Learn the meaning of common project management terms
Most industries and professions use language or jargon that is familiar to those in the know, but completely foreign to lay people or industry newcomers. The field of project management is no different. What can make project management terminology even more confusing, is the fact that there are many terms that are commonly understood to mean one thing, but have a different meaning in the project management context. If you’ve never worked with a project manager before, or just need a refresher on some terms and phrases, keep reading.
Program vs. Project
These terms are often incorrectly used interchangeably, but actually have different meanings. A project is a single initiative designed to deliver specific objectives. It has a clear beginning and end, and stands alone. A program is a series of projects or initiatives that achieve a higher level objective. If there’s more than one project tied to achieving the same goal, that’s a program.
Duration vs. Effort
Used during the planning phase of a project, effort refers to the actual number of hours it will take to complete the work. Duration refers to the length of time or course of time a task will take. For example, a task may take a total of only six hours to complete so this equates to the amount of effort. However, to complete the six-hour task, it may take a total of two days, which is referred to as the duration.
Planned Work vs. Actual Work
These are pretty straightforward, but still good to know. Planned work is how many hours of work you plan for something to take. Actual work is how many hours of work it actually took to complete the task.
Agile vs. Waterfall
Unless you’re a project management veteran, you probably haven’t heard these terms used in this context. Agile and waterfall are two different methodologies for how to manage a project.
Waterfall is commonly used in traditional projects. Think of a waterfall that flows from the top down. It’s a linear, sequential way of managing a project, where the next task doesn’t begin until the previous task ends.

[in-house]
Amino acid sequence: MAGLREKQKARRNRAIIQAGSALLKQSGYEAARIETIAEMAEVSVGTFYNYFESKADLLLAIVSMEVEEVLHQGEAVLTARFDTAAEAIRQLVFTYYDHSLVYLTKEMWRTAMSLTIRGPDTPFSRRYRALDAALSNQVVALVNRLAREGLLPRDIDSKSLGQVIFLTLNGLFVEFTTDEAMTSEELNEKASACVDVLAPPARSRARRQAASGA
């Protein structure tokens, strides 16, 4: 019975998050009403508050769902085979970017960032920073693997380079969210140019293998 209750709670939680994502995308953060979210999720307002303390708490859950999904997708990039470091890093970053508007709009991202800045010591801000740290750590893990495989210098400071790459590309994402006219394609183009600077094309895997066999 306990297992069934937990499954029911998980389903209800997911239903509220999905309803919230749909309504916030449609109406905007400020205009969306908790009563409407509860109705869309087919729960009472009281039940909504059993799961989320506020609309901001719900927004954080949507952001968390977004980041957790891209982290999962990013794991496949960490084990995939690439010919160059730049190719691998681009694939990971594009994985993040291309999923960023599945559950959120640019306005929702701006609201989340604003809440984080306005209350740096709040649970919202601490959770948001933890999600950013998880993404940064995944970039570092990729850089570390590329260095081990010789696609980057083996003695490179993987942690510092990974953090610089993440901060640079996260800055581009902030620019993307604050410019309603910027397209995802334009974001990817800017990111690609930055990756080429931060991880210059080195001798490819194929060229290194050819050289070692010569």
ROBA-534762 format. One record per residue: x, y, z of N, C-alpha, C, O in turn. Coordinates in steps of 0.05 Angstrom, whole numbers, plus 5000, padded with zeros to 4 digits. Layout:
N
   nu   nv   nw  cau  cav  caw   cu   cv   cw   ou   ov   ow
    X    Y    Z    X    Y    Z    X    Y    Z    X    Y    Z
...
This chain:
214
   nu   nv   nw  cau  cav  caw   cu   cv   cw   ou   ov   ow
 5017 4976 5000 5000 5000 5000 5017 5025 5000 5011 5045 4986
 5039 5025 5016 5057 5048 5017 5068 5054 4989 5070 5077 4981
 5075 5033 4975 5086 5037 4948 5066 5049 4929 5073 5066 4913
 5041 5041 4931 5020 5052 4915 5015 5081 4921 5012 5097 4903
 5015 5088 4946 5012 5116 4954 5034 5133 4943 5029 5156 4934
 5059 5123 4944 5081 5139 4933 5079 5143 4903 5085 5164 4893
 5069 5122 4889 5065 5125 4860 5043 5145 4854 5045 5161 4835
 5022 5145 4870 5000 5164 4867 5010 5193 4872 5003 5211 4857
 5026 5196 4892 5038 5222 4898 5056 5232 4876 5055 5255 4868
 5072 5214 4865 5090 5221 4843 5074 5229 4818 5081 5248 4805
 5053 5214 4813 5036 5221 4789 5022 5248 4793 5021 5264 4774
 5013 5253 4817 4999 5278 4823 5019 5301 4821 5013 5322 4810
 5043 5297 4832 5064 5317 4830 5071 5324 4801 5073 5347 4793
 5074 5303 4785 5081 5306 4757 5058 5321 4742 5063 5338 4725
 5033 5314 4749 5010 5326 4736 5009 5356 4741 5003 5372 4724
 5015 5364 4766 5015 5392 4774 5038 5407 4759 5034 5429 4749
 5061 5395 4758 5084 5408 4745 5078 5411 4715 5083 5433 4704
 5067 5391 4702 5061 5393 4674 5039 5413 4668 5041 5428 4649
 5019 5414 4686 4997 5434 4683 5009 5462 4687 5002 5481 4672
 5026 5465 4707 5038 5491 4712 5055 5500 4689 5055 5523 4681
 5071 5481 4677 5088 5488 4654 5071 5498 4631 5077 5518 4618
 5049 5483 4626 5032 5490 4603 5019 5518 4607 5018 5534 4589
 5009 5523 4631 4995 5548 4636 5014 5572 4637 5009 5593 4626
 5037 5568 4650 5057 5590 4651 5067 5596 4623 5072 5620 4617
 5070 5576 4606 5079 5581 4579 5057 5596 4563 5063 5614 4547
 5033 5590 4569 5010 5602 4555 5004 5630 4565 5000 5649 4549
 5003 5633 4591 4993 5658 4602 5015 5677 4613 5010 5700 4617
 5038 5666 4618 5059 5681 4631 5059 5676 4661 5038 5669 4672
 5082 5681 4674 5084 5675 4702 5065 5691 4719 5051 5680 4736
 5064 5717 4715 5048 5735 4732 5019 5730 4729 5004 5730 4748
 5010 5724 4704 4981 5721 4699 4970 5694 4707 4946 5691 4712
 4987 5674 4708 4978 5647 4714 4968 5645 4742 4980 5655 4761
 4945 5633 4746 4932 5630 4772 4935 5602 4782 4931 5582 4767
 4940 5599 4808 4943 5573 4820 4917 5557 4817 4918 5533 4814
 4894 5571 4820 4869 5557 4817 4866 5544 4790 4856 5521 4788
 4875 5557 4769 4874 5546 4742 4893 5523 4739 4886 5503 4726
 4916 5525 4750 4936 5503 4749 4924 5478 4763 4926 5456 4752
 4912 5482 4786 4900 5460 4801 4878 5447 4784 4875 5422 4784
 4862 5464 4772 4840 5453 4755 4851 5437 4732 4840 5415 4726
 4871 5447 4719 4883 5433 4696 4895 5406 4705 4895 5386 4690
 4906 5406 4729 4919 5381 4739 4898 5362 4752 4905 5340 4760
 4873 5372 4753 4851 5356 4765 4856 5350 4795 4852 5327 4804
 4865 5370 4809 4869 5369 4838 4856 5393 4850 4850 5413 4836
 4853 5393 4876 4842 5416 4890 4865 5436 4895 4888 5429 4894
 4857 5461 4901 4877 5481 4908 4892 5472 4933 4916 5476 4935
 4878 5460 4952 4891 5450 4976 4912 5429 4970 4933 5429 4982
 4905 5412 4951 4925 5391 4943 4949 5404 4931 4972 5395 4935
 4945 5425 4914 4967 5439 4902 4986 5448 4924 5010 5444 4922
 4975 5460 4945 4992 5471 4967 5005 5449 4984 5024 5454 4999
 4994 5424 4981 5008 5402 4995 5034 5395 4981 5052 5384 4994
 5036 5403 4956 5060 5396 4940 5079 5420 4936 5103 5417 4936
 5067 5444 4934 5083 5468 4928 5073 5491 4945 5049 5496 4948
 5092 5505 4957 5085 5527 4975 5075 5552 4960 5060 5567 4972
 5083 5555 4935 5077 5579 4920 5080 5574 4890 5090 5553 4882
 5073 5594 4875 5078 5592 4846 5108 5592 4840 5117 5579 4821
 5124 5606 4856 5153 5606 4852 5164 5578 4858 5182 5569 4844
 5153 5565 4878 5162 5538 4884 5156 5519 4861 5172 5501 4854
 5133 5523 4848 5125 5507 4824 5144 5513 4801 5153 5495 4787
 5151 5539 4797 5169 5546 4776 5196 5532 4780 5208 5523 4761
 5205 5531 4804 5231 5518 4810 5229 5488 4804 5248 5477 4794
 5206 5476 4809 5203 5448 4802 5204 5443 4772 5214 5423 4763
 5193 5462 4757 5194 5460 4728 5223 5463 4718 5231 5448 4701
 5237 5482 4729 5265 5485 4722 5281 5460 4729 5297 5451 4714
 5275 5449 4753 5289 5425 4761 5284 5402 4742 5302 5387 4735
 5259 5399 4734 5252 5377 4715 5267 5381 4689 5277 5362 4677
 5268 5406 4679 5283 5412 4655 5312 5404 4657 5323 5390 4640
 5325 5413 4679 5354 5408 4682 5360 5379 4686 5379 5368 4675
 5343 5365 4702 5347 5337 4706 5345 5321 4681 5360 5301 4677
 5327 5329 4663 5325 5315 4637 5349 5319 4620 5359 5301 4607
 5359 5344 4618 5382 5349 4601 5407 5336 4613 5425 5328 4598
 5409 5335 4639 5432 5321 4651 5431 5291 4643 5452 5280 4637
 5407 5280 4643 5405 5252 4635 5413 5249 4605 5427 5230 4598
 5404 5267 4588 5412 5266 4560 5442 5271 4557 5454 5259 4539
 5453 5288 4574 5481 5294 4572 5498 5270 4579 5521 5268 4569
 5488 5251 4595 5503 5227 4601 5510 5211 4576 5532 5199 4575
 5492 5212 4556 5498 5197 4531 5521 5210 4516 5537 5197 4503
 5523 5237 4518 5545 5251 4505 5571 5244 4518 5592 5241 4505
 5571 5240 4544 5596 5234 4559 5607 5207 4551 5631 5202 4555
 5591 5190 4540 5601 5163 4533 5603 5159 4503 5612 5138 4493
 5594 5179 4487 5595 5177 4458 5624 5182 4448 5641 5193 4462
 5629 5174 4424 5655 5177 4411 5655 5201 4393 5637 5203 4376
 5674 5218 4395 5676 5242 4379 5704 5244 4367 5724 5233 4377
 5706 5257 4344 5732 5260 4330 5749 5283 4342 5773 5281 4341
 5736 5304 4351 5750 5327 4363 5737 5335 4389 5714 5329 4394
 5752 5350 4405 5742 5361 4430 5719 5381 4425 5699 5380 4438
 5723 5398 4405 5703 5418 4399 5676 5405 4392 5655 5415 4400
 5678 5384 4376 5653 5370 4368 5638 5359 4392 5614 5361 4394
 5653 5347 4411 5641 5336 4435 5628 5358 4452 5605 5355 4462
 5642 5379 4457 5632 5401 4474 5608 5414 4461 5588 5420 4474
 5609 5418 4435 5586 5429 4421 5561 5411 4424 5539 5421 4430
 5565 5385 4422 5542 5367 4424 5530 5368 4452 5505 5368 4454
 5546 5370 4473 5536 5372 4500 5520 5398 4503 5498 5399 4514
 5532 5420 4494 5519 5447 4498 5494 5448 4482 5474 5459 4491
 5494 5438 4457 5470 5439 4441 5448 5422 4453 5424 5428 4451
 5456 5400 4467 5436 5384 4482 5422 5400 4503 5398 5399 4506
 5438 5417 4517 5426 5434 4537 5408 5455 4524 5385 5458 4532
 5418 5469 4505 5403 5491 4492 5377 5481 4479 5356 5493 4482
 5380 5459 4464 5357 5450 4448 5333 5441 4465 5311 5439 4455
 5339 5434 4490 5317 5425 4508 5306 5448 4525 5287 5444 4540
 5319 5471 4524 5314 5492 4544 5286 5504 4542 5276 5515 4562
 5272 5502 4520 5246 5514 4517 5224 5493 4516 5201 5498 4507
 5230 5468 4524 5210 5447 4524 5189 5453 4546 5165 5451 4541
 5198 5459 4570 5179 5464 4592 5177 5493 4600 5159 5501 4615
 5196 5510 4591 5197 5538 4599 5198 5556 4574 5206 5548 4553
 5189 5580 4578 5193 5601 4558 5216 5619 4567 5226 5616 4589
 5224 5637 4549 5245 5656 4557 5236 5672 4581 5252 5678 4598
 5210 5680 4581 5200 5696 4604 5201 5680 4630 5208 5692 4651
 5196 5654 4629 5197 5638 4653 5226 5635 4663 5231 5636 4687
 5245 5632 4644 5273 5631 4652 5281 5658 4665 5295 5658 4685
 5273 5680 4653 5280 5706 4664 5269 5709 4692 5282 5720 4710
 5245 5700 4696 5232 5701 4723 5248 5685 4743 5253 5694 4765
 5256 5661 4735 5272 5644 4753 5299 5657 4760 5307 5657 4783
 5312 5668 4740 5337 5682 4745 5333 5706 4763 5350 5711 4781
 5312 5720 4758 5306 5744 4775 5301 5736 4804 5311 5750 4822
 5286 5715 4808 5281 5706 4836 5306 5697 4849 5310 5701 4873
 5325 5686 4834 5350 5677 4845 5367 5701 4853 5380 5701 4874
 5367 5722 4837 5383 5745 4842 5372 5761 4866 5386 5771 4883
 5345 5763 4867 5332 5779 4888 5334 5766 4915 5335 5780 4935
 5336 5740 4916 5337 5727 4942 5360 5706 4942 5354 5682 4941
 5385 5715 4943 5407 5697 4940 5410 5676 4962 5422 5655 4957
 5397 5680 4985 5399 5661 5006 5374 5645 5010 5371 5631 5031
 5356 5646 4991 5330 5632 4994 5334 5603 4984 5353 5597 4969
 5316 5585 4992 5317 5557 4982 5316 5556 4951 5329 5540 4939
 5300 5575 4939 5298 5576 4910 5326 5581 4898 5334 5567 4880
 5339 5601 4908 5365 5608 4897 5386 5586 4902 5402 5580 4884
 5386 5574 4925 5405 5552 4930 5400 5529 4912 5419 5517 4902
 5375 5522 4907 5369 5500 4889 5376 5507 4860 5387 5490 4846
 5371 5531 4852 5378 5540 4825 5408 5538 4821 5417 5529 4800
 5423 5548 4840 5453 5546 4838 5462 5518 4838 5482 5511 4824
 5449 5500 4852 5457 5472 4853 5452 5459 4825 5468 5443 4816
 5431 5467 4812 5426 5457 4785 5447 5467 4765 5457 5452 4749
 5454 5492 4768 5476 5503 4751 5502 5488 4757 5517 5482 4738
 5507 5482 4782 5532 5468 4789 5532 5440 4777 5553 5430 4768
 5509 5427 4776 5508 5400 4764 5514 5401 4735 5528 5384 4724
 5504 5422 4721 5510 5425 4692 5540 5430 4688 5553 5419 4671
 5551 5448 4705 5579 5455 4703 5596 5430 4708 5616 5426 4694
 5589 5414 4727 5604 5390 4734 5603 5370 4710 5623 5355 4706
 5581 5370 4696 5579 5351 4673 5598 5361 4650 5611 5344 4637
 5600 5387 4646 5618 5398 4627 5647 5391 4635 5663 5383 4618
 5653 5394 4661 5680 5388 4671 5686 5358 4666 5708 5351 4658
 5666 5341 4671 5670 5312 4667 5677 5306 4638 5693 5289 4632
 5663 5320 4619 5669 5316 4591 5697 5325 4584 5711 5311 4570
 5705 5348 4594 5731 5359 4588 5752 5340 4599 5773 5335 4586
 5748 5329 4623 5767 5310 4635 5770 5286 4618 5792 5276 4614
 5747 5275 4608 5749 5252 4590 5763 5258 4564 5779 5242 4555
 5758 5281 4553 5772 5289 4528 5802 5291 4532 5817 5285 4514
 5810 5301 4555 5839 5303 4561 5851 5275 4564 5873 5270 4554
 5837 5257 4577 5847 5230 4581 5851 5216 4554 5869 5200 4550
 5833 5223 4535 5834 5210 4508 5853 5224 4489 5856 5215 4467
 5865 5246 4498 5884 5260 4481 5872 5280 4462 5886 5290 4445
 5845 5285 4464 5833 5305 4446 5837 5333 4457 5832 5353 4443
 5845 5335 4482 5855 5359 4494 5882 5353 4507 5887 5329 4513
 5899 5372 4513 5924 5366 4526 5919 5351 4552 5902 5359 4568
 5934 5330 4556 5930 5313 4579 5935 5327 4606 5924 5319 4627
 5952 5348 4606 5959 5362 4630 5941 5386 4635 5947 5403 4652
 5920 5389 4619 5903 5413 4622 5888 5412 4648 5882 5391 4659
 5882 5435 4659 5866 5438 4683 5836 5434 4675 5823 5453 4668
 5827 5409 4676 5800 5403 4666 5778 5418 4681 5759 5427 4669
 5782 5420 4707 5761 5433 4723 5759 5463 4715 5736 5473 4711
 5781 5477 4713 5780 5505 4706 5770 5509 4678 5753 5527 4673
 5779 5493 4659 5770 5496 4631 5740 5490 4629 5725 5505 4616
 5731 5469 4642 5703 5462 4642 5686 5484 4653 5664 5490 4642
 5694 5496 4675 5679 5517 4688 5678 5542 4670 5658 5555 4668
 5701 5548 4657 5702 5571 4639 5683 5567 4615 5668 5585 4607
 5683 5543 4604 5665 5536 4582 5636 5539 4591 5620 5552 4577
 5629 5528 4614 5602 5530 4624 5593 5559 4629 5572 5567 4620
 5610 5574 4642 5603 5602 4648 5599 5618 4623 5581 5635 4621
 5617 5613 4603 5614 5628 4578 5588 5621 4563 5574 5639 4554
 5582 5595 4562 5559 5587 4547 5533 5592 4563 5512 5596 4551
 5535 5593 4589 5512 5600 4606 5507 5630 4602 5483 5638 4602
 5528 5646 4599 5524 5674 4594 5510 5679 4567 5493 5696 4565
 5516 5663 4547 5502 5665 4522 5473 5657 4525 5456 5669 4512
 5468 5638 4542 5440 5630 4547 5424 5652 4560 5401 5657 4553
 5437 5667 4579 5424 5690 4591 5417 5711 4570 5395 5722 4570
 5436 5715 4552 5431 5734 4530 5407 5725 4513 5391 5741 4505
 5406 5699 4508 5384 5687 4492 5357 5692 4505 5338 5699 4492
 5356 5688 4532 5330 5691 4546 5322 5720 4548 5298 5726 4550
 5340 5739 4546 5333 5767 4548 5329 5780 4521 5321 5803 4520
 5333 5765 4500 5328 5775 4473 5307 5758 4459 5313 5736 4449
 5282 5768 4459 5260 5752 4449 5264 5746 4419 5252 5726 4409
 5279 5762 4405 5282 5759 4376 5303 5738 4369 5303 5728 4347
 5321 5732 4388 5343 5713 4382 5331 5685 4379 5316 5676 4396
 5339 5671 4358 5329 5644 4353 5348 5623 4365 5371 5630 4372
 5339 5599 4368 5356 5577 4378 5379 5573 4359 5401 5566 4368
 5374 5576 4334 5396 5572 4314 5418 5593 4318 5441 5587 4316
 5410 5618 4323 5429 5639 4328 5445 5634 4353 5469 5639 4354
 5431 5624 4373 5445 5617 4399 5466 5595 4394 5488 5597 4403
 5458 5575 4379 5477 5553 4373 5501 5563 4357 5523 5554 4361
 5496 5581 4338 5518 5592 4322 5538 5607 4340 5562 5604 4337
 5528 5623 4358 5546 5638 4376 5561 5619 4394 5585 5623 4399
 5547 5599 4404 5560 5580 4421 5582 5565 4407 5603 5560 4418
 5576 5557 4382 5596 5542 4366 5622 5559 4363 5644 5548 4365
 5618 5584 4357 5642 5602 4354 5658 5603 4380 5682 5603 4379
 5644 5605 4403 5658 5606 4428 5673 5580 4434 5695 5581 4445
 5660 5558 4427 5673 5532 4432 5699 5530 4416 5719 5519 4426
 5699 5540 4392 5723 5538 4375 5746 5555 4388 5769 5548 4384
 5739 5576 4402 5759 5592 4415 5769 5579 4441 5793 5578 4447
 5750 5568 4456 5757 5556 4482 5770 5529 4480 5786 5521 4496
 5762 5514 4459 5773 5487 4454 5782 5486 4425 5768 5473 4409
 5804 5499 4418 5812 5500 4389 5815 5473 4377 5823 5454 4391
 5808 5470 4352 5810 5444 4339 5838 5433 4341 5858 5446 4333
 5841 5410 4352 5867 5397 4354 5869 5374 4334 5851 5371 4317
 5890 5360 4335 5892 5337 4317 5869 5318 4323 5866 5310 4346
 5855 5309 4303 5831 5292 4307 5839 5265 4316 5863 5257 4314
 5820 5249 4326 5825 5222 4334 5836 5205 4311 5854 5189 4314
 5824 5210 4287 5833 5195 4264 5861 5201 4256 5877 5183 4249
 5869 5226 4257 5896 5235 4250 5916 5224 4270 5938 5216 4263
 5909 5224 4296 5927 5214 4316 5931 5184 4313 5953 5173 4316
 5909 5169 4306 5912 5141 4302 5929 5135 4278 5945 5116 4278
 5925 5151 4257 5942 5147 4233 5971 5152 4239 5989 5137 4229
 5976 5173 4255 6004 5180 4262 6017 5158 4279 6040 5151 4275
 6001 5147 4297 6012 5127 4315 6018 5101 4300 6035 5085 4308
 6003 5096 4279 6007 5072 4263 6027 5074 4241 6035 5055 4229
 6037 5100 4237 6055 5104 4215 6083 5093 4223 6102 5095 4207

An agile project is often used in IT development projects and is more like a roller coaster. It doesn’t progress neatly from point-to-point. Instead, it may loop back and around and back again, depending on what happens after one task is completed and tested. Depending on the results of testing, you may have to go back and redo something before you move on to the next task. Agile projects are completed in cycles, which may be called “sprints.”
Change Control vs. Change Management
Change control is the process of how you’re going to go about managing changes to the project’s scope, cost or schedule (or combination thereof). Changes are reviewed, evaluated and the decision is made whether to approve, reject or defer the changes. Change management refers to how you’re going to introduce and manage the change created by the project to the end user. It’s all about how you communicate to the user and prepare the user for the anticipated impact to all users and stakeholders.
Stakeholder vs. Customer
Stakeholders are people internal or external to the organization who have an interest and invested stake in the success of the project and its impact. Anyone directly or indirectly affected by a project is considered a stakeholder. Customers can be internal or external individuals who receive services or purchase products. A customer also often has the ability to provide feedback on the product or service they’ve received/purchased.
Now that you’ve reviewed these common project management terms, you’ll have a much easier time understanding and communicating with your project manager. If you can think of other commonly misunderstood terms that could use some clarification, leave a comment below.